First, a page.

The likes of Frank Sinatra, The Beatles, Janis Joplin, and Mick Jagger may have forever sealed the popular notion that musicians are the hallmark of cool. On the flip side is the popular notion of a physicist as uncool. Einstein may have been beloved, but in terms of cool, he did physicists in. No matter how much the scientific community may resist, it's hard to associate physics with the hip crowd.
The only way around this might be a direct tip of the hat from those music icons themselves. Perhaps surprisingly, this may already be happening. With a quick look through iTunes you might notice that a lot of popular musicians have taken a cue from physics.
This year, besides seeing the CERN Rap top the YouTube charts, physics got a big break on a big scale when legendary musician Beck released a single called "Gamma Ray." High-energy electromagnetic waves have never sounded so good.
Neil Young was spotted wearing a t-shirt bearing a design for a high-energy physics conference--if that doesn't convince you that physics is poetic, then nothing will--but he also wrote a song called "Transformer Man," with the lyric "Your eyes are shining on a beam through the galaxy of love." A little sappy, Mr. Young, but I like it anyway. Mary Abraham also combined physics and love in the song "Entropy," in which she croons "You give me light, you give me heat, but you never give me warmth, you're entropy."
Then there are bands that dedicate even more than a song title to physics. The band Hawkwind, a psychedelic troupe active in the late 1960s, were known for having a love of science fiction, but they often promoted real science, as with their 1977 album "Quarks strangeness and charm." The title song discussed how nerdy physicists like Einstein had trouble with the ladies, unlike the awesome rock stars.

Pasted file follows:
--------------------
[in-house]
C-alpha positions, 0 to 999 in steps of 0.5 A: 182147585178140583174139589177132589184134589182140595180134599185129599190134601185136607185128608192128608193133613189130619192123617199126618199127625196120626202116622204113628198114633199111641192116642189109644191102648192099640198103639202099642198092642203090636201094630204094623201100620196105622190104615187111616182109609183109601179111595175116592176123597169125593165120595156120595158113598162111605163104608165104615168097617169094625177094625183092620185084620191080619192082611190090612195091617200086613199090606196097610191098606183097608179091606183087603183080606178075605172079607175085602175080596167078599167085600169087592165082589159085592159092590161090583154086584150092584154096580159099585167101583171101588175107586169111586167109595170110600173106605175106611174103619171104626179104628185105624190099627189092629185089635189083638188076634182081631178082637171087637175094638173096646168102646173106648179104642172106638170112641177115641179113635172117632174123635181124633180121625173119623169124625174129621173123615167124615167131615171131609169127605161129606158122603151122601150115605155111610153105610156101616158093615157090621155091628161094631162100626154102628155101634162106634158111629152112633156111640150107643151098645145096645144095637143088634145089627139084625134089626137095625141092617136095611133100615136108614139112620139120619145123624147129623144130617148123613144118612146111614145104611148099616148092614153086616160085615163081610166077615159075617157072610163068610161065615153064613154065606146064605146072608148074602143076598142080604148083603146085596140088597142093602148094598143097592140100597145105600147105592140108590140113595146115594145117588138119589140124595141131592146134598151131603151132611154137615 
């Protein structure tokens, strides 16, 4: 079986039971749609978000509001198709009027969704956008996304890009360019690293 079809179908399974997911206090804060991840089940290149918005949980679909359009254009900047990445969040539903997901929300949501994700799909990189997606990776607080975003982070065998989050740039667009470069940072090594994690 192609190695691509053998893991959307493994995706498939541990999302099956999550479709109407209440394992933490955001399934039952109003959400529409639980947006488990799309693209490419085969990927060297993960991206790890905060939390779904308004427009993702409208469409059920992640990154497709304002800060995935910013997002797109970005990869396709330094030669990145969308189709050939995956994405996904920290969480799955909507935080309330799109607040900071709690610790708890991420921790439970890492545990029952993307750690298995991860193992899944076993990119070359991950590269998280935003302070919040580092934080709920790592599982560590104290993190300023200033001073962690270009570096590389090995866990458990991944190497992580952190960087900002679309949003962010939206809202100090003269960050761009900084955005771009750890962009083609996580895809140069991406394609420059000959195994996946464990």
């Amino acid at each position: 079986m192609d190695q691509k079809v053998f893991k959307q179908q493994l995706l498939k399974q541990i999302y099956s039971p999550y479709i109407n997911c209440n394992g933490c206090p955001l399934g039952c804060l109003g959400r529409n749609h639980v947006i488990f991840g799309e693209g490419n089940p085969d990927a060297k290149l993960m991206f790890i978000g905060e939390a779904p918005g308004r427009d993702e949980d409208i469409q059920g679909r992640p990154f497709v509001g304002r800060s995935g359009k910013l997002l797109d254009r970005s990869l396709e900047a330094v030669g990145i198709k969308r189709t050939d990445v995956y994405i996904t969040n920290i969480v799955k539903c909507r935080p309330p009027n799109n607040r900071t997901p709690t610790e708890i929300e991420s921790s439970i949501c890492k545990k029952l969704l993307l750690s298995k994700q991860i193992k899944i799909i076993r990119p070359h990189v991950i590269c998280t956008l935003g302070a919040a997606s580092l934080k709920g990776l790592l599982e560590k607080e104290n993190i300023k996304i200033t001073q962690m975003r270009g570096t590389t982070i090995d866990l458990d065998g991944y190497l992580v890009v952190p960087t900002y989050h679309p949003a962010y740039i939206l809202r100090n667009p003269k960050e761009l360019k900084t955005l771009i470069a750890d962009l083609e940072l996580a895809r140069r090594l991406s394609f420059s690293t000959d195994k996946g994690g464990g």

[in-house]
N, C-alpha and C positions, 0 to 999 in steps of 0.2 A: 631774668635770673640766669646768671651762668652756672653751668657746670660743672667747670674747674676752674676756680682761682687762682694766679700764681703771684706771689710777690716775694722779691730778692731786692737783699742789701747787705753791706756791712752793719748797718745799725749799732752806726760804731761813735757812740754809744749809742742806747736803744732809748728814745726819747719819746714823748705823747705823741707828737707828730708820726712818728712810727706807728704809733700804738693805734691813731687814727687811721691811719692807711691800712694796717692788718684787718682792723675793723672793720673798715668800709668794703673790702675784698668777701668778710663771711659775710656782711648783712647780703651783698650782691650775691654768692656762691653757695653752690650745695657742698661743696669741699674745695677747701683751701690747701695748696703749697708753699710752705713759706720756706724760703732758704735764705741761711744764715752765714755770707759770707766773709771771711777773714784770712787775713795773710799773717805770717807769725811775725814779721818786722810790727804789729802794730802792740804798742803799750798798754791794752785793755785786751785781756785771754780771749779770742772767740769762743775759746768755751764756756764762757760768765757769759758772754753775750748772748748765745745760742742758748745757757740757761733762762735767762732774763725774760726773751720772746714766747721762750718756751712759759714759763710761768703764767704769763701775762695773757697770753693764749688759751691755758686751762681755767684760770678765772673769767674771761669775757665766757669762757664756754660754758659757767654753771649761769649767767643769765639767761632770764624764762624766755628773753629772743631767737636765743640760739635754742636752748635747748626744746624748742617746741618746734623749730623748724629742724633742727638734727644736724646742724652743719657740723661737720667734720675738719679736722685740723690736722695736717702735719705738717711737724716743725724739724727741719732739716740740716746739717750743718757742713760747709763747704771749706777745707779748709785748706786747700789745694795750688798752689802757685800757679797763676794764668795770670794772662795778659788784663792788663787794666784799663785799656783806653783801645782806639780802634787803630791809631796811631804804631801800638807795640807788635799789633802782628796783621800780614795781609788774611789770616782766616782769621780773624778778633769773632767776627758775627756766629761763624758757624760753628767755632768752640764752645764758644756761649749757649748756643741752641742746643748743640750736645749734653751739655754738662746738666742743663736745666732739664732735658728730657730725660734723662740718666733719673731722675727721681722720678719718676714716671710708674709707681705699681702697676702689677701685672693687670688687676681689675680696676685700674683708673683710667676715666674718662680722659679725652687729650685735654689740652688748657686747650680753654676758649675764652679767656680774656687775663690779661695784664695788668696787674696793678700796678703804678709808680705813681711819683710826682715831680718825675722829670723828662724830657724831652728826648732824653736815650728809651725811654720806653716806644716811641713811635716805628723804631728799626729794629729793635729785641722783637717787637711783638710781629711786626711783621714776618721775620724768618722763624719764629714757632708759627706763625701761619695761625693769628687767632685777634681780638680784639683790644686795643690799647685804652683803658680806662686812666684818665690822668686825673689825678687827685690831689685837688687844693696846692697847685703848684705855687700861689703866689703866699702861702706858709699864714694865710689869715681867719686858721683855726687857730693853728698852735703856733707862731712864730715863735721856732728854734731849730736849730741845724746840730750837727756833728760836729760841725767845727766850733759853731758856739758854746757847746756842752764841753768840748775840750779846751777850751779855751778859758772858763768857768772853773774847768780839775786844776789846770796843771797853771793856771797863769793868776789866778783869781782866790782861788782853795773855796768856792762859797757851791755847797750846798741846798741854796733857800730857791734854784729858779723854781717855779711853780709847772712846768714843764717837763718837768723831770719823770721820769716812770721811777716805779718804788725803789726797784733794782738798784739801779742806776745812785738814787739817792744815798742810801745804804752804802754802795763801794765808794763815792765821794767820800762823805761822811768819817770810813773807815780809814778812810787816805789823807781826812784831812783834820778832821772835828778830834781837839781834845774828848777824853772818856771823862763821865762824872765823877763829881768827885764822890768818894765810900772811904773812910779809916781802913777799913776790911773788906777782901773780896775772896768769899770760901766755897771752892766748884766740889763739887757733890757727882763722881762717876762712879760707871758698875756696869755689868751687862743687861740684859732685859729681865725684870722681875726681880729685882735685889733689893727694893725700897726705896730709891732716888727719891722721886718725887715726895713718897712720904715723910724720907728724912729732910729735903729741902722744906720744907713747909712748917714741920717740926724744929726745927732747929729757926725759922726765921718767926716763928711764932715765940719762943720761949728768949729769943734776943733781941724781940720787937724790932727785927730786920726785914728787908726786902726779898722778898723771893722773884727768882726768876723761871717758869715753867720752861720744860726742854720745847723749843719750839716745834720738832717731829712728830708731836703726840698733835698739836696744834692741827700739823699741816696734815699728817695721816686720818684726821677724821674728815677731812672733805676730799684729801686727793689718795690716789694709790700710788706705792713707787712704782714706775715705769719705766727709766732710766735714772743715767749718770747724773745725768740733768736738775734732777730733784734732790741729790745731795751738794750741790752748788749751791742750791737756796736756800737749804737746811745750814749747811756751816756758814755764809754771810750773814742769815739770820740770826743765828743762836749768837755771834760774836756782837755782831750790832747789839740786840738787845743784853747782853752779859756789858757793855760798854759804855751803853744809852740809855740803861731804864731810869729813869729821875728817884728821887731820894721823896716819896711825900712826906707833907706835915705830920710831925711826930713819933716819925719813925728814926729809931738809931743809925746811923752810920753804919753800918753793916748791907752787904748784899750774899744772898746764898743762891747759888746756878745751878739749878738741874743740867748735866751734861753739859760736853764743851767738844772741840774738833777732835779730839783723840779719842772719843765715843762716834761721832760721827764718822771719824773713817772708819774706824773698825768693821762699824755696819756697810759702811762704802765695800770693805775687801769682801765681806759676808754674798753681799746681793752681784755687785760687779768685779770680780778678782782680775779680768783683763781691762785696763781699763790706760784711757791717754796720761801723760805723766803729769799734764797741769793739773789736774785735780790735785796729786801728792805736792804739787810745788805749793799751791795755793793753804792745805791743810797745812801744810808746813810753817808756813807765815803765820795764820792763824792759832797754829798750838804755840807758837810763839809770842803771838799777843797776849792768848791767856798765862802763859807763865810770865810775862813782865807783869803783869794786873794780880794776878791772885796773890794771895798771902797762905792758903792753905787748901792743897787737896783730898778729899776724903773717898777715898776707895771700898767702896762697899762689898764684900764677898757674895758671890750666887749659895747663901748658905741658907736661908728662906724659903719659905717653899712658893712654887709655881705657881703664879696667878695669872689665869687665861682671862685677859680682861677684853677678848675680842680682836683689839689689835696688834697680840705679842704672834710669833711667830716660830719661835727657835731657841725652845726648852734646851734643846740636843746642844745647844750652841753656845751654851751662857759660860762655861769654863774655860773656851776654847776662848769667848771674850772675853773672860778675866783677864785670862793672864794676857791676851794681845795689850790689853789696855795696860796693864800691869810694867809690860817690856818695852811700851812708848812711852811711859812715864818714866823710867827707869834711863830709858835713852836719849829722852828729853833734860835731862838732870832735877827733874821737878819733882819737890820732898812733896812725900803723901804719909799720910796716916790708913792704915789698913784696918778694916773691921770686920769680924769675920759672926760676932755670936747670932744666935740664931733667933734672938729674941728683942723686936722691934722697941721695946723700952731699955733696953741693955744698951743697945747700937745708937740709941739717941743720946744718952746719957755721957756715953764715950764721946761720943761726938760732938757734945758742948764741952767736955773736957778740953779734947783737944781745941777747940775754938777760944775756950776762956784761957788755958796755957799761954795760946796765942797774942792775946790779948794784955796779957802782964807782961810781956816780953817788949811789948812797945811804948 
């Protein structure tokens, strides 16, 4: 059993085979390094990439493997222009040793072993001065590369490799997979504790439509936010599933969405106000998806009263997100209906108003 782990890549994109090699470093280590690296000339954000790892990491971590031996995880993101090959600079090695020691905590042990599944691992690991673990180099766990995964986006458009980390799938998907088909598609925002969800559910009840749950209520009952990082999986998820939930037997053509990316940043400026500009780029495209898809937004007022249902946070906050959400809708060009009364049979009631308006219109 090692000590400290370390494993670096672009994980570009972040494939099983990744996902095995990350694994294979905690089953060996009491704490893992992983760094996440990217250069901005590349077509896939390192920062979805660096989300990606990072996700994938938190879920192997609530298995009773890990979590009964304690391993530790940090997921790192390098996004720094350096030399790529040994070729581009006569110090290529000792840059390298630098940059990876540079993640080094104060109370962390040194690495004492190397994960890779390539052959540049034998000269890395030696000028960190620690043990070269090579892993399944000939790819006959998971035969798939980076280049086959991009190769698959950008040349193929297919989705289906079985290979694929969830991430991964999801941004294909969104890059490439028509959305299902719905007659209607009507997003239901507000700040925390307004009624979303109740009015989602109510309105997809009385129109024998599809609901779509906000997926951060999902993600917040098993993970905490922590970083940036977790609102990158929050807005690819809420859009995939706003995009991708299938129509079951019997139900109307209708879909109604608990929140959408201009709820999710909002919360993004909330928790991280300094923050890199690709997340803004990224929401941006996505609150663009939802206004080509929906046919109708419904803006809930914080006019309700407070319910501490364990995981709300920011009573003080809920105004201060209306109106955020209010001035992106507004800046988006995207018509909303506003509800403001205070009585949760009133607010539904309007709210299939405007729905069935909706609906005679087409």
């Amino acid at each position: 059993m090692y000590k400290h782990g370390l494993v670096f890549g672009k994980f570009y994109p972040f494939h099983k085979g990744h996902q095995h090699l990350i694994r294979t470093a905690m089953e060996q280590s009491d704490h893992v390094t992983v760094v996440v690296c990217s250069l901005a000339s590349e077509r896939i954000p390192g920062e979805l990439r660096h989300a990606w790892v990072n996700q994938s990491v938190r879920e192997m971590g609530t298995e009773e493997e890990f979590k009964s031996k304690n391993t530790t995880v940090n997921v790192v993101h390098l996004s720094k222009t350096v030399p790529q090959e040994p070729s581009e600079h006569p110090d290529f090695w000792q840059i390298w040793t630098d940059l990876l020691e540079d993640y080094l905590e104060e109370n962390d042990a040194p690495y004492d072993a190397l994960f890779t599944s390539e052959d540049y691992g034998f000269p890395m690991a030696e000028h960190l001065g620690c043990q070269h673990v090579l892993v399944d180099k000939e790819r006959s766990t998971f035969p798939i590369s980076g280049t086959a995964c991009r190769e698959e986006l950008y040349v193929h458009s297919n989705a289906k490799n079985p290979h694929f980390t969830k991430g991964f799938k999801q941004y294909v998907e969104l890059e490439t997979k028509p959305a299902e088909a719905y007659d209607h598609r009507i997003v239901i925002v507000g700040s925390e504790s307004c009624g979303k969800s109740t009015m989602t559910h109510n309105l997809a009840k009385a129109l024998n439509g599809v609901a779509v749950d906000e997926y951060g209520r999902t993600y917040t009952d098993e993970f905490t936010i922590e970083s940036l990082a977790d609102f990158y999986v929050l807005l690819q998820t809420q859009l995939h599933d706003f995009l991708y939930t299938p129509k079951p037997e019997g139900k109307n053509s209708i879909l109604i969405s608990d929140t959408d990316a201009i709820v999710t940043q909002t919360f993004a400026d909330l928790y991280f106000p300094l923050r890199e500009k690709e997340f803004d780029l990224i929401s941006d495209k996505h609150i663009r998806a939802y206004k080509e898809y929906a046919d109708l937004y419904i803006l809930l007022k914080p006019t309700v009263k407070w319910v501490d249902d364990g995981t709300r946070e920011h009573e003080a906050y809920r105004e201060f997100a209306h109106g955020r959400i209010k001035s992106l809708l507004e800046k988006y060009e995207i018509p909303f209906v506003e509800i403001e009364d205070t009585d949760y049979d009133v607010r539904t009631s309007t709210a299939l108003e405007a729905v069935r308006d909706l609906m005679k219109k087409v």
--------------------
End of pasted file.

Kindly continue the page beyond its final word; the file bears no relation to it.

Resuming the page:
The band Modest Mouse seems to really straddle the line with many songs referencing math and physics concepts, such as "Perpetual Motion Machine," "She Ionizes and Atomizes," and "Calculus Man." And the science doesn't stop at the song titles. In the tune "3rd Planet," lead man Isaac Brock belts out, "The universe is shaped exactly like the Earth/If you go straight long enough you'll end up where you were." Songs about universal topology? Believe it.
On a similar note, the Irish band British Sea Power rails about the oh-so-confusing Planck scale and the entrance to the quantum world in the song "Atom": "Open the atom's core...When you get down, down to the subatomic part of it/that's when it breaks, you know/ that's when it falls apart." Then the song repeats, "I just don't get it."
Taking it one step further, here are a few musicians who dedicated their band names to math and science:
Dark Matter (I found evidence of at least four bands with this name, although none of them big enough to elbow the other ones out)
Dark Room Notes (and their album "We Love Dark Matter.")
And of course, there are all the songs inspired by the starry skies and the physics going on way up there. Many of these songs are ballads inspired by earthly love, but many are tributes to the cosmos themselves. Here's my list of celestial gems:
Astrophysics Mix Tape
"Dark Center of the Universe"/Modest Mouse
"Star Bodies"/New Pornographers
"Outta Space Canoe Race"/5ive Style
"Space Oddity"/David Bowie
"Rocket Man"/ Elton John
"Speeds of Light"/Fiver
"Space Walk"/ Lemon Jelly
"Moonland"/ Nick Cave & The Bad Seeds
"Music To Watch Space Girls By"/ Leonard Nimoy (Yup, Star Trek)
All pulled together, here's my particle physics mix tape, which should satisfy the ears of the most general listener and tickle the fancy of the most ingrained PhD student:
Physics Mix Tape
"Gamma Ray"/ Beck
"Gravity Rides Everything"/ Modest Mouse
"Quantum Physics"/ Can
"Tachyon Paradox"/ Merzbow Vs. Nordvic
"Quarks Strangeness and Charm"/ Hawkwind
"The Universe!"/ Do Make Say Think
"Make a Circuit With Me,"/ The Polecats
"Entropy"/ Mary Abraham
"Relativity"/ The Pale Pacific
"Physics"/ Park Like Setting
So is physics the new black? Is it the new subject about which every serious musician must write a song sooner or later? We won't tell the artists what to do; we'll just have faith in the awesome power of physics to inspire.